All of these constituent elements converge to create a beautiful fictional universe, the likes of which haven’t been equaled in the genre in three console generations. R4 stands as one of the few games of the early-polygon era that are still aesthetically breathtaking, with its muted color palette and Gouraud-shaded vehicles and environments. Modern systems are of course capable of so much more, but it’s a testament to the strength and cohesiveness of Namco’s vision that no racer since has recaptured the magic of R4’s atmosphere.
As a graphic designer by trade, I could go on forever about R4’s bold, yet minimalist interface. I could rave about Namco’s passionate approach to car design, resulting in the most impressive stable of made-up vehicles in any racing game, full stop. But to me what cements R4’s legendary status is, of all things, its soundtrack.
This is a collection of songs that work so well together and complement the theme of R4 so perfectly, it’s hard to imagine the game without them. Namco’s Sound Team evolved past the grating, synth-laden, dated happy hardcore vibe of the first two games, retained some of Rage Racer’s industrial influences, and delved into acid jazz, breakbeat, and Japanese house. The result is one of the most varied, eclectic soundtracks of any racing game, but the production is strong enough to allow the music to stand on its own. The swell of the strings in the bridge of “Your Vibe,” the atmospheric crescendo in “Pearl Blue Soul,” the roller-coaster ride that is “Move Me,” the machine gun funk of “Spiral Ahead,” and the towering horns in “Motor Species” (that may as well have been ripped straight out of Cowboy Bebop) are standout moments in a perfect driving soundtrack. Namco was smart to pair specific songs to events in Grand Prix mode – like a film – further establishing R4 as a cinematic drama rather than a mere arcade racer.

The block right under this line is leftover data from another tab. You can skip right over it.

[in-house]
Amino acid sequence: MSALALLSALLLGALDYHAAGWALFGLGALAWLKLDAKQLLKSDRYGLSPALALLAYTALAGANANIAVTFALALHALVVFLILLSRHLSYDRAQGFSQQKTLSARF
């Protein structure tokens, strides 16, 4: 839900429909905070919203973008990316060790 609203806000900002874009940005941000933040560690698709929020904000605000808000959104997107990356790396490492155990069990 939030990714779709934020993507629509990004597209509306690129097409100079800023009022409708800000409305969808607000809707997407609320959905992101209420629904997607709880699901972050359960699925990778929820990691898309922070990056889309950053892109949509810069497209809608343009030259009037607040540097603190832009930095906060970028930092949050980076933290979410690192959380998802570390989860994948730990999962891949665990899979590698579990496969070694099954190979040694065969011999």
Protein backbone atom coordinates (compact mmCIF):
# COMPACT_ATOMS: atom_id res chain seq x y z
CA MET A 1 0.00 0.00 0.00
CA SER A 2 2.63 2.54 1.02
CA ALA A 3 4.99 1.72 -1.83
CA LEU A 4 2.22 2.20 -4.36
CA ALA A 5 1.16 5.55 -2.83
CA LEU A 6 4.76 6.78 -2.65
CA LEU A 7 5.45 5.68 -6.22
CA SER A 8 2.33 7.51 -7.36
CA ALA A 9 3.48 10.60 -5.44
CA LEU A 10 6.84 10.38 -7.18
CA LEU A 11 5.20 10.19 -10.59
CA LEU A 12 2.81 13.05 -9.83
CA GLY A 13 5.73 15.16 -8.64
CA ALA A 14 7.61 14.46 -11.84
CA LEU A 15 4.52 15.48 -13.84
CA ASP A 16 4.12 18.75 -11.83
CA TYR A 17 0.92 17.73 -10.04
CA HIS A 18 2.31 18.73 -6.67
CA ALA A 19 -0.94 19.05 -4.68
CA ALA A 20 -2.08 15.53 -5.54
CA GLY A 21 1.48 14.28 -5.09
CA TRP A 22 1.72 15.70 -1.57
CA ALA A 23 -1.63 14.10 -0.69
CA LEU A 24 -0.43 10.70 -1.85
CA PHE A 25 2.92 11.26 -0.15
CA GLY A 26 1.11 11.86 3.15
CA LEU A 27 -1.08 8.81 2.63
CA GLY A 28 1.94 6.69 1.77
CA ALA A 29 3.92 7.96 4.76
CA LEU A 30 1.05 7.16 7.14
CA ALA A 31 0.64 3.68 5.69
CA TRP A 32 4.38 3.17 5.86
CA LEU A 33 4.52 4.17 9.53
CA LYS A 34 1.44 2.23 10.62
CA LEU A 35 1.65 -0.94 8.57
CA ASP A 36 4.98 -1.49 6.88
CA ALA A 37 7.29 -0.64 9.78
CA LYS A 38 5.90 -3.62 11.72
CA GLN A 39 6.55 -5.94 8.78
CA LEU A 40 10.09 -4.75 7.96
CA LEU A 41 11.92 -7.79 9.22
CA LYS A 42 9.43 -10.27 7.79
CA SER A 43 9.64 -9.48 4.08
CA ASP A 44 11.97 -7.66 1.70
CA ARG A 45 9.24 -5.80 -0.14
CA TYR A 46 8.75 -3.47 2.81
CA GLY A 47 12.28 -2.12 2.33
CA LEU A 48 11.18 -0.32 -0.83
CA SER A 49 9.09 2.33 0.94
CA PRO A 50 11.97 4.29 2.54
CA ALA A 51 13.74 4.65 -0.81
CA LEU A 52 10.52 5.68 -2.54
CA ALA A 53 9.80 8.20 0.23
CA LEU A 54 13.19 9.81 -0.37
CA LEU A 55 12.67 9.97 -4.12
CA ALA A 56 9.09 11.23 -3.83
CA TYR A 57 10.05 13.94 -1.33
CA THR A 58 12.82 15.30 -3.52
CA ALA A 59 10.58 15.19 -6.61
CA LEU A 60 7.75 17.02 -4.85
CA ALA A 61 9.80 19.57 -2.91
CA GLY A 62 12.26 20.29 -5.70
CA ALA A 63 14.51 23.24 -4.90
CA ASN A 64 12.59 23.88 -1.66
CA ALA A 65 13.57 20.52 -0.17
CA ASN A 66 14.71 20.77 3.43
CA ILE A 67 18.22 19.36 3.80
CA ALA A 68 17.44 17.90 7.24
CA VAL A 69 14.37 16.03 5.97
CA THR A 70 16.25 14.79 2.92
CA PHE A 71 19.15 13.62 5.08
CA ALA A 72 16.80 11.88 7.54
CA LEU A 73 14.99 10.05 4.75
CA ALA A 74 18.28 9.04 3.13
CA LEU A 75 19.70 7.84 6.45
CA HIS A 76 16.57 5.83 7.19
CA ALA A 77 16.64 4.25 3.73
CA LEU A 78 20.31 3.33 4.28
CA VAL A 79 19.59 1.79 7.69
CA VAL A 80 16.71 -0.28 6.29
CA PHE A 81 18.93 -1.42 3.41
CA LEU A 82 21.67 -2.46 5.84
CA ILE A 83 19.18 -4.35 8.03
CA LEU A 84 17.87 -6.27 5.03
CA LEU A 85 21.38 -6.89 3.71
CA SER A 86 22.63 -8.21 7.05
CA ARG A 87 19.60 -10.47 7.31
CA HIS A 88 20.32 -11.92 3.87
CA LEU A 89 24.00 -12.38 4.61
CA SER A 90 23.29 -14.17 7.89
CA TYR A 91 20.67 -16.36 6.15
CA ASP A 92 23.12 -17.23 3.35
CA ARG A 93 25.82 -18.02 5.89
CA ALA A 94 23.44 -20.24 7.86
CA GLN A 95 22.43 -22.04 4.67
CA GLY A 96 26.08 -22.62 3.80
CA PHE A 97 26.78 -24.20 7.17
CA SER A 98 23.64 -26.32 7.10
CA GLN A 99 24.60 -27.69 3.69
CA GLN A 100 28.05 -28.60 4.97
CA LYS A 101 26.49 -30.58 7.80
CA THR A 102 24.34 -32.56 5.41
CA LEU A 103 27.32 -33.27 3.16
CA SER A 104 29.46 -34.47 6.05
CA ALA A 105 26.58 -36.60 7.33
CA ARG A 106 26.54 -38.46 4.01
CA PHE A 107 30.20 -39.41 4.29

The approach to creating R4 seems more relatable to that of an RPG than a racing game, and that’s precisely why it works so well. This is a genre (like all sports genres) typically devoid of context and meaning, relying on pure simulation and gameplay mechanics alone to win players over. And while that’s certainly fine, R4 highlighted a need for storytelling, atmosphere, and world-building in racing games that has been profoundly underserved by the industry. Name the last triple-A racing game with a non-licensed, in-game soundtrack. How about with fictional cars? It’s becoming increasingly rare, which is a shame because we should be pushing the boundaries with new hardware, instead of retreading the same ground.
Looking at what Namco was able to make 16 years ago, I can barely comprehend the possibilities of a modern title constructed in the same vein. Throw in branching storylines, deeper career management and car customization, and additional manufacturers, events, and teams to really flesh out R4’s world and make Grand Prix mode the ultimate single-player experience. Pack in a league-based online mode where players build teams and compete (ala Driveclub, but with more personalization), and you’ve hooked the multiplayer-centric crowd. Ways to innovate on R4’s example aren’t difficult to imagine; now a developer’s just got to realize that potential.
Until somebody does, I’m going to lead R.T. Solvalou to one more championship. Do it for Enki.
R4 is still available on the PlayStation network and playable on PS Vita; if you have a Vita, you should try it out, as the game has never looked better than on the handheld’s OLED display. Also for more on the graphic design of R4, check out UK-based designer Sean Hass’ excellent study on the game’s track logos here and here.